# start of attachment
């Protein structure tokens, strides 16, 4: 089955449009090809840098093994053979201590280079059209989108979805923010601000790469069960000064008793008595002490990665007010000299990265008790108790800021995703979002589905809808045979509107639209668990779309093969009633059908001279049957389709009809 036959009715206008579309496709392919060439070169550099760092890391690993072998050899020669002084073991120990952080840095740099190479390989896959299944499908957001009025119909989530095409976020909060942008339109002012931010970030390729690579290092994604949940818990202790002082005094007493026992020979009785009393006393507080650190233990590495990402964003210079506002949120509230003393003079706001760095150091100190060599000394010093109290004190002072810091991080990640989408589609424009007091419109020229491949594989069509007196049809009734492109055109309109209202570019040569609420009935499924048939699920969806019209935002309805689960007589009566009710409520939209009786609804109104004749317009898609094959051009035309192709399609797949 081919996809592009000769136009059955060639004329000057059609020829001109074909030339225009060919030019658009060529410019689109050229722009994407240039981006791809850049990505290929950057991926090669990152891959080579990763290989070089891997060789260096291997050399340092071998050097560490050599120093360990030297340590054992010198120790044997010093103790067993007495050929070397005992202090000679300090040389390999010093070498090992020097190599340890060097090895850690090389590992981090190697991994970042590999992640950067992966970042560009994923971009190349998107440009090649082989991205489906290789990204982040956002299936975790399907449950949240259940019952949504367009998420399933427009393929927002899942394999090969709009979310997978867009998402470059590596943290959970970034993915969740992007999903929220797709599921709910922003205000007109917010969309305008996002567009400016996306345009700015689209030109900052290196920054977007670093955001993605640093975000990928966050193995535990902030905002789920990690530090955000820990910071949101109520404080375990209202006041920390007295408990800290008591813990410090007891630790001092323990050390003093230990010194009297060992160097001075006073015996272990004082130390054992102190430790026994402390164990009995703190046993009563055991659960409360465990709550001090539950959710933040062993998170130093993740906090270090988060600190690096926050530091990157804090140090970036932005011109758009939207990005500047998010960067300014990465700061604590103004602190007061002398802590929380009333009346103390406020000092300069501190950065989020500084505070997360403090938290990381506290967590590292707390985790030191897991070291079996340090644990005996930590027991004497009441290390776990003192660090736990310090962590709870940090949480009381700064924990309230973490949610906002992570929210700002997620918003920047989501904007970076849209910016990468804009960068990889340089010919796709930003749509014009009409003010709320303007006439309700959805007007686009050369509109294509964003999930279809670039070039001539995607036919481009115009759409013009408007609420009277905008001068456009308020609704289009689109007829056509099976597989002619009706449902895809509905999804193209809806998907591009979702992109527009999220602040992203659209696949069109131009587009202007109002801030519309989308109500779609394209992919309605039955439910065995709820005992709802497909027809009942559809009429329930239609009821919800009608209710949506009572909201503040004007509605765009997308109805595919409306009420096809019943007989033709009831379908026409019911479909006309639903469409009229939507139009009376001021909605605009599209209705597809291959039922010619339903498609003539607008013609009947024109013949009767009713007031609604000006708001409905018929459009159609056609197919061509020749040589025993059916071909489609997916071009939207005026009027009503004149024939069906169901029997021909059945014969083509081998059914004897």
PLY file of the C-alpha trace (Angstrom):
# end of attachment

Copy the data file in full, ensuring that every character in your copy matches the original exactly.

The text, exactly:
């Protein structure tokens, strides 16, 4: 089955449009090809840098093994053979201590280079059209989108979805923010601000790469069960000064008793008595002490990665007010000299990265008790108790800021995703979002589905809808045979509107639209668990779309093969009633059908001279049957389709009809 036959009715206008579309496709392919060439070169550099760092890391690993072998050899020669002084073991120990952080840095740099190479390989896959299944499908957001009025119909989530095409976020909060942008339109002012931010970030390729690579290092994604949940818990202790002082005094007493026992020979009785009393006393507080650190233990590495990402964003210079506002949120509230003393003079706001760095150091100190060599000394010093109290004190002072810091991080990640989408589609424009007091419109020229491949594989069509007196049809009734492109055109309109209202570019040569609420009935499924048939699920969806019209935002309805689960007589009566009710409520939209009786609804109104004749317009898609094959051009035309192709399609797949 081919996809592009000769136009059955060639004329000057059609020829001109074909030339225009060919030019658009060529410019689109050229722009994407240039981006791809850049990505290929950057991926090669990152891959080579990763290989070089891997060789260096291997050399340092071998050097560490050599120093360990030297340590054992010198120790044997010093103790067993007495050929070397005992202090000679300090040389390999010093070498090992020097190599340890060097090895850690090389590992981090190697991994970042590999992640950067992966970042560009994923971009190349998107440009090649082989991205489906290789990204982040956002299936975790399907449950949240259940019952949504367009998420399933427009393929927002899942394999090969709009979310997978867009998402470059590596943290959970970034993915969740992007999903929220797709599921709910922003205000007109917010969309305008996002567009400016996306345009700015689209030109900052290196920054977007670093955001993605640093975000990928966050193995535990902030905002789920990690530090955000820990910071949101109520404080375990209202006041920390007295408990800290008591813990410090007891630790001092323990050390003093230990010194009297060992160097001075006073015996272990004082130390054992102190430790026994402390164990009995703190046993009563055991659960409360465990709550001090539950959710933040062993998170130093993740906090270090988060600190690096926050530091990157804090140090970036932005011109758009939207990005500047998010960067300014990465700061604590103004602190007061002398802590929380009333009346103390406020000092300069501190950065989020500084505070997360403090938290990381506290967590590292707390985790030191897991070291079996340090644990005996930590027991004497009441290390776990003192660090736990310090962590709870940090949480009381700064924990309230973490949610906002992570929210700002997620918003920047989501904007970076849209910016990468804009960068990889340089010919796709930003749509014009009409003010709320303007006439309700959805007007686009050369509109294509964003999930279809670039070039001539995607036919481009115009759409013009408007609420009277905008001068456009308020609704289009689109007829056509099976597989002619009706449902895809509905999804193209809806998907591009979702992109527009999220602040992203659209696949069109131009587009202007109002801030519309989308109500779609394209992919309605039955439910065995709820005992709802497909027809009942559809009429329930239609009821919800009608209710949506009572909201503040004007509605765009997308109805595919409306009420096809019943007989033709009831379908026409019911479909006309639903469409009229939507139009009376001021909605605009599209209705597809291959039922010619339903498609003539607008013609009947024109013949009767009713007031609604000006708001409905018929459009159609056609197919061509020749040589025993059916071909489609997916071009939207005026009027009503004149024939069906169901029997021909059945014969083509081998059914004897």
PLY file of the C-alpha trace (Angstrom):